Glock 43X

Glock’s 43X model is derived from the G43. It uses the same basic slide as the 43, with a 3.41-inch barrel. However, the difference is in the frame and grip. Where the G43 only holds six rounds, the 43X holds ten. The 43X’s grip is the same length as the Glock 19, but it’s much thinner.

The pistol weighs 16.4 ounces, is 6.5 inches long, and is 5.04 inches high. The sights have Glock’s famous “goal post” sight picture, which I really like. What I don’t like is that Glock uses polymer sights on its pistols, while every other manufacturer uses metal sights (Glock, pay attention here!).

Glock's 43X.
Glock’s 43X is still a favorite among the slim 9mm pistols. Although it only holds ten rounds, the slim grip feels good in the hand. Reliability is perfect, as we’d expect from a Glock. Overall, it’s an excellent pistol. Glock magazines are the best in the industry and are cheap and plentiful. Holsters are extremely easy to find as well. Photo: Jim Davis.

Accuracy with the 43X is very good, and the muzzle flip is not bad, likely owing to the fact that it’s among the larger pistols reviewed here. Overall, it’s a pleasant shooter. I’ve carried this pistol quite a bit over the past few years, and it’s a great gun. It’s certainly larger than the tiniest micro-9s here but on par with slightly larger pistols like the Hellcat Pro and P365XL.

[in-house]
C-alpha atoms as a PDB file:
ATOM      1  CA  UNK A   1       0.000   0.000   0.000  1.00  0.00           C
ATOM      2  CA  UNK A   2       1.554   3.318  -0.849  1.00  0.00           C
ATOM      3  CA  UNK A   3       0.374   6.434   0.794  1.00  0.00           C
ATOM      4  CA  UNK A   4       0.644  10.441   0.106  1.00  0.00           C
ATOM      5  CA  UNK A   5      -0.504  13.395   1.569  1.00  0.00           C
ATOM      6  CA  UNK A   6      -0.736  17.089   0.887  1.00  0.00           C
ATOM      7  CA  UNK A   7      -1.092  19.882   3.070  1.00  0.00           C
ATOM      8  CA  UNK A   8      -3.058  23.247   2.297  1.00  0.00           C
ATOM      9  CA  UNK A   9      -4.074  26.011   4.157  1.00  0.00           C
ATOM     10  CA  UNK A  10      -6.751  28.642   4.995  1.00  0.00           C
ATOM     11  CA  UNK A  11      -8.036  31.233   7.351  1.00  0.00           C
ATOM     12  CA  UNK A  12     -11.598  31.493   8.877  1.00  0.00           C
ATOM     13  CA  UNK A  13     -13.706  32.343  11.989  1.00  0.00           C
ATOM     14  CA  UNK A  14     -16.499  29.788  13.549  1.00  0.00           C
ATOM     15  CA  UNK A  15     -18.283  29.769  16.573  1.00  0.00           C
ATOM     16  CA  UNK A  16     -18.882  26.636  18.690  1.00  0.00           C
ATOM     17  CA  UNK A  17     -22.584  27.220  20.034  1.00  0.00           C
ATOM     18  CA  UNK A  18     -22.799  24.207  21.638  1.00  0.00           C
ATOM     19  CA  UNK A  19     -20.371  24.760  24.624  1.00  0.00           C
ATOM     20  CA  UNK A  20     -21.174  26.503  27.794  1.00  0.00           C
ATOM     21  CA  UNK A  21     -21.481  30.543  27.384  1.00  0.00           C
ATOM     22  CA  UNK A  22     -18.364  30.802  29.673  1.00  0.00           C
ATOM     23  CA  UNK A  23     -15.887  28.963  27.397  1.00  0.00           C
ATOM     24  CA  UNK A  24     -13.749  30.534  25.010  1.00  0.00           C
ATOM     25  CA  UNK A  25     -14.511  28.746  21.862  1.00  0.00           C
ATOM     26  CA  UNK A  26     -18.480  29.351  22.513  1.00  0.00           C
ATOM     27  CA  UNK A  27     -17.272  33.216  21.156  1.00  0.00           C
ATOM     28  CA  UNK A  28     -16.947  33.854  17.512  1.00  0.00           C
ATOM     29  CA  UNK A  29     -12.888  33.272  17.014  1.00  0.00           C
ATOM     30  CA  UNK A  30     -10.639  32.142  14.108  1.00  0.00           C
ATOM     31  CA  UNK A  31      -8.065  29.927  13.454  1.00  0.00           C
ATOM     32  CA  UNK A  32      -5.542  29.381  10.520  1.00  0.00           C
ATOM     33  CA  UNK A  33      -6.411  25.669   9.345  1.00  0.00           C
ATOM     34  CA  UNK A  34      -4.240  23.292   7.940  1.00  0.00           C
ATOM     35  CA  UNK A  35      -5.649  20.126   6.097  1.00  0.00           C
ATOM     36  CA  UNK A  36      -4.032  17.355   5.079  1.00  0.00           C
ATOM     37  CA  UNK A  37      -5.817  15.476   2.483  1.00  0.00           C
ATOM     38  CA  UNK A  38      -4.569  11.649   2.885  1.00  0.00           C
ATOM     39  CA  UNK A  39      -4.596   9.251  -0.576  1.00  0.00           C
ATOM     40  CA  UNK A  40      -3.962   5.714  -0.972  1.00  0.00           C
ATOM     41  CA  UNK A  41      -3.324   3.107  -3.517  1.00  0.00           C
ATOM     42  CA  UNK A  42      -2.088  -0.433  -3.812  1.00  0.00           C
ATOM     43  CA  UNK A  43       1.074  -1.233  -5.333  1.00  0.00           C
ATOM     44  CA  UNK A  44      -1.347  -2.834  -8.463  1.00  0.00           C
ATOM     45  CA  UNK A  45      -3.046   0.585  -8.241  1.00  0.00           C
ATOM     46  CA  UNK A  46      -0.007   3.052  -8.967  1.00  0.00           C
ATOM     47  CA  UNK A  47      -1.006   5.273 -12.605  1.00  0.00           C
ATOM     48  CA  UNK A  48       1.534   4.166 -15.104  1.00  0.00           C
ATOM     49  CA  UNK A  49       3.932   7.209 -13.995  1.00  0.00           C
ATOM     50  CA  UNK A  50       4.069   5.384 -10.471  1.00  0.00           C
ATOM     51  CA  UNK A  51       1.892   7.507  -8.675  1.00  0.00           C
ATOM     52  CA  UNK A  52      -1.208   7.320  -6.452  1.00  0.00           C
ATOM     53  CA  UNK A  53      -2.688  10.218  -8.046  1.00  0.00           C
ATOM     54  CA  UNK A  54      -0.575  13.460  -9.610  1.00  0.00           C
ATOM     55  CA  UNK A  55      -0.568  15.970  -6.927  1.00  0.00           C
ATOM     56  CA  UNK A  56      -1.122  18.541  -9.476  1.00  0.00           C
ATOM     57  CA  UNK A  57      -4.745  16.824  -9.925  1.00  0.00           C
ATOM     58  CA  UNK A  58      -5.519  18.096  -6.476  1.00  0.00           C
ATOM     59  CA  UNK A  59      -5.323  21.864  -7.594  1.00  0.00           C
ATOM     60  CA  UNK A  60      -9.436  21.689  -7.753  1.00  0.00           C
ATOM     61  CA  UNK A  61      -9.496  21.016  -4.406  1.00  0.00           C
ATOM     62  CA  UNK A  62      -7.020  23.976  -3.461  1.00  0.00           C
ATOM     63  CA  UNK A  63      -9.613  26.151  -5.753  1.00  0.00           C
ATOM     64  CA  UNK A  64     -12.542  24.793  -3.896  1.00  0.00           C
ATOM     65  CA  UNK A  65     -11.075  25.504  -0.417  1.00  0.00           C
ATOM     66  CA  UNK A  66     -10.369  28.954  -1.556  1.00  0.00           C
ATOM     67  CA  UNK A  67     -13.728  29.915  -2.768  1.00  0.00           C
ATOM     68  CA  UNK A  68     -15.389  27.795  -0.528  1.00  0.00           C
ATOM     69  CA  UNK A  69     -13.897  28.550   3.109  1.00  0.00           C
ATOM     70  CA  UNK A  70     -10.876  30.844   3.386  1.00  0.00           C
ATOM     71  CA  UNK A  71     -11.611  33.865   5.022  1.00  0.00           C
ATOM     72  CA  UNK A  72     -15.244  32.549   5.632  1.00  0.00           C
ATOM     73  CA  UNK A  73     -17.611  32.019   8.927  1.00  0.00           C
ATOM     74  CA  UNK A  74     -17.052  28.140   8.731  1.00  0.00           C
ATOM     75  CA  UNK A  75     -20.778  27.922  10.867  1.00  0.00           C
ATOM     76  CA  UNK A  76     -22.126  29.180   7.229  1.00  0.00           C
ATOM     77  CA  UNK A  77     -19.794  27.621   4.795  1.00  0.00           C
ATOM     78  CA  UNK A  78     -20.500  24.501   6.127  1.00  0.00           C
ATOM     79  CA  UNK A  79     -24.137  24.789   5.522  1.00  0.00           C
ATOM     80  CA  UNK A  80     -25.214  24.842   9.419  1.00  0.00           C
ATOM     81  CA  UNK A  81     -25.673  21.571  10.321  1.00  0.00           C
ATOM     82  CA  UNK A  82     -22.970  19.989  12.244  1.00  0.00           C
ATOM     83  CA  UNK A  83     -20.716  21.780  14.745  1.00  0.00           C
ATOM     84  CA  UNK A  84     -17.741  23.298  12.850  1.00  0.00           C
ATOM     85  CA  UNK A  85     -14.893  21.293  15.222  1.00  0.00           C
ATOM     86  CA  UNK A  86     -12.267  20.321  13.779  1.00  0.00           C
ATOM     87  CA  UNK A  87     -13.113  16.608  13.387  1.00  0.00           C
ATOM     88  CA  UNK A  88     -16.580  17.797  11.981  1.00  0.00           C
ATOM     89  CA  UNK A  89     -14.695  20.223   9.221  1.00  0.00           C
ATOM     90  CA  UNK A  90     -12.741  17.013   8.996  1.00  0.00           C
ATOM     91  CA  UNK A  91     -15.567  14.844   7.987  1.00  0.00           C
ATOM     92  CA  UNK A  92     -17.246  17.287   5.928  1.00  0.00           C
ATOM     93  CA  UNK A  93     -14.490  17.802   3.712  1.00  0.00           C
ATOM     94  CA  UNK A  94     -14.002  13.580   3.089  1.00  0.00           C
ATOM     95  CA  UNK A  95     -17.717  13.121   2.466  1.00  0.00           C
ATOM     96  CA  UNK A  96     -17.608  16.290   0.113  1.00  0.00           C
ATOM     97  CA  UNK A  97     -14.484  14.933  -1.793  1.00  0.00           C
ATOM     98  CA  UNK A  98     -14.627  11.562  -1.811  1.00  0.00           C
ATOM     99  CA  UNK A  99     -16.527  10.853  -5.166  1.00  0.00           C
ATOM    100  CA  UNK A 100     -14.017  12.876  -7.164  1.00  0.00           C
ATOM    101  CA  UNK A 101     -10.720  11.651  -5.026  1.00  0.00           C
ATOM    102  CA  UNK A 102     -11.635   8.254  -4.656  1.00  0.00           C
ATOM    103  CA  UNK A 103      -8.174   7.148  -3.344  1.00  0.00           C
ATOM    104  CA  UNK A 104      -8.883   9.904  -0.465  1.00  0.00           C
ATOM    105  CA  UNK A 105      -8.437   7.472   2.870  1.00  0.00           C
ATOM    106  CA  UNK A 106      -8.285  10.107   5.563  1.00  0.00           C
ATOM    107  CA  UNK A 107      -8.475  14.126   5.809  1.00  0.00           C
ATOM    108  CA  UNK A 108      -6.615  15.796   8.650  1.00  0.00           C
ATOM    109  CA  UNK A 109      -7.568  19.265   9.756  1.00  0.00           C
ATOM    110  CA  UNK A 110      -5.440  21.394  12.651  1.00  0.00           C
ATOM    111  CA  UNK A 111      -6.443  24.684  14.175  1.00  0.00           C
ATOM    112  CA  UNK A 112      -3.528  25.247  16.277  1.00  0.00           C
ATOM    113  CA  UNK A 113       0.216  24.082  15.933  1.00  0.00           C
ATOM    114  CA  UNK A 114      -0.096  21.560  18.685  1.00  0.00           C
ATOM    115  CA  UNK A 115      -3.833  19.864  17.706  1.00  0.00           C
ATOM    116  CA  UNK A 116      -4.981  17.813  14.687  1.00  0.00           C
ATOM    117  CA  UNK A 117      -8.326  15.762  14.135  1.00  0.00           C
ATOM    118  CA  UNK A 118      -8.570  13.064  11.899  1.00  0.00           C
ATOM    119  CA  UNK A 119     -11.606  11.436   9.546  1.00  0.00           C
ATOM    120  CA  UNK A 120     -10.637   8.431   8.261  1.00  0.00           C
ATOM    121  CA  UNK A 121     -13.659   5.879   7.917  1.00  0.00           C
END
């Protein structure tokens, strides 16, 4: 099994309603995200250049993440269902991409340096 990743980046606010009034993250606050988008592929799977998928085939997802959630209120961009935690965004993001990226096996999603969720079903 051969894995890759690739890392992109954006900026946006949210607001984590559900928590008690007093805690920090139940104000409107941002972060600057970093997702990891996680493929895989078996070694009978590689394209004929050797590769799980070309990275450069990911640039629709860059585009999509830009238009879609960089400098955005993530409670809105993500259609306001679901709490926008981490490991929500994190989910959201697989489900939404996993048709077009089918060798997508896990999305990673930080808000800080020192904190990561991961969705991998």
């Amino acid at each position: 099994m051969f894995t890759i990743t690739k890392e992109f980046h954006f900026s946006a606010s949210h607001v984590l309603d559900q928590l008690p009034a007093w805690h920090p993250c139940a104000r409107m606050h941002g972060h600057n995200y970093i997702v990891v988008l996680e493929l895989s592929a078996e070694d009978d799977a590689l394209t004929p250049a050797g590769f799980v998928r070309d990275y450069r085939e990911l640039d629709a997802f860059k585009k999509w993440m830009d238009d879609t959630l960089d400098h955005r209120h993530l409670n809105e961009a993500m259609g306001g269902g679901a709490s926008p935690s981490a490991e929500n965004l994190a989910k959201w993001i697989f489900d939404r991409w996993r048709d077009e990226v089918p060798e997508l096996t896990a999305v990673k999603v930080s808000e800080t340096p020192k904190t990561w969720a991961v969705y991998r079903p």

Glock is always a solid performer, and this one is no exception. Given the size of its grip, I’d like to see Glock be able to fit some additional rounds into this pistol. I’m aware that there are aftermarket magazines that can take 15 rounds, but I’m an OEM guy and would like to see mags from Glock do that.

Ruger LCP Max

Ruger’s LCP Max is the smallest pistol in our little lineup here today. With a 2.8-inch barrel, the overall length is 5.17 inches. Height is 4.12 inches, and weight is a feathery 10.6 ounces! The slide width is .81 inches. Yeah, this is a pretty tiny pistol.

Ruger's LCP Max.
It sure is tiny! Most of the time, guys don’t like to hear that, but in this case, it’s not an insult. The little LCP Max is seriously concealable while still somehow holding 10 rounds! The factory sights are also quite good for a pistol this small. Photo: Jim Davis.

The grip is black, glass-filled nylon. The front sight is tritium with a white outline, with the rear sight being all black with serrations. The sights are surprisingly useful for such a tiny pistol.

Ruger somehow managed to stuff 10 rounds into this oddly small pistol.

It is relatively snappy when fired and does have muzzle rise. But then there’s no free lunch, and this is one highly concealable pistol.

Final Thoughts

There we have it, several candidates from which to choose your next carry pistol. All are quite concealable. All are controllable when firing, though some are more controllable than others. The little Ruger will prove to be the most challenging to control but far from impossible.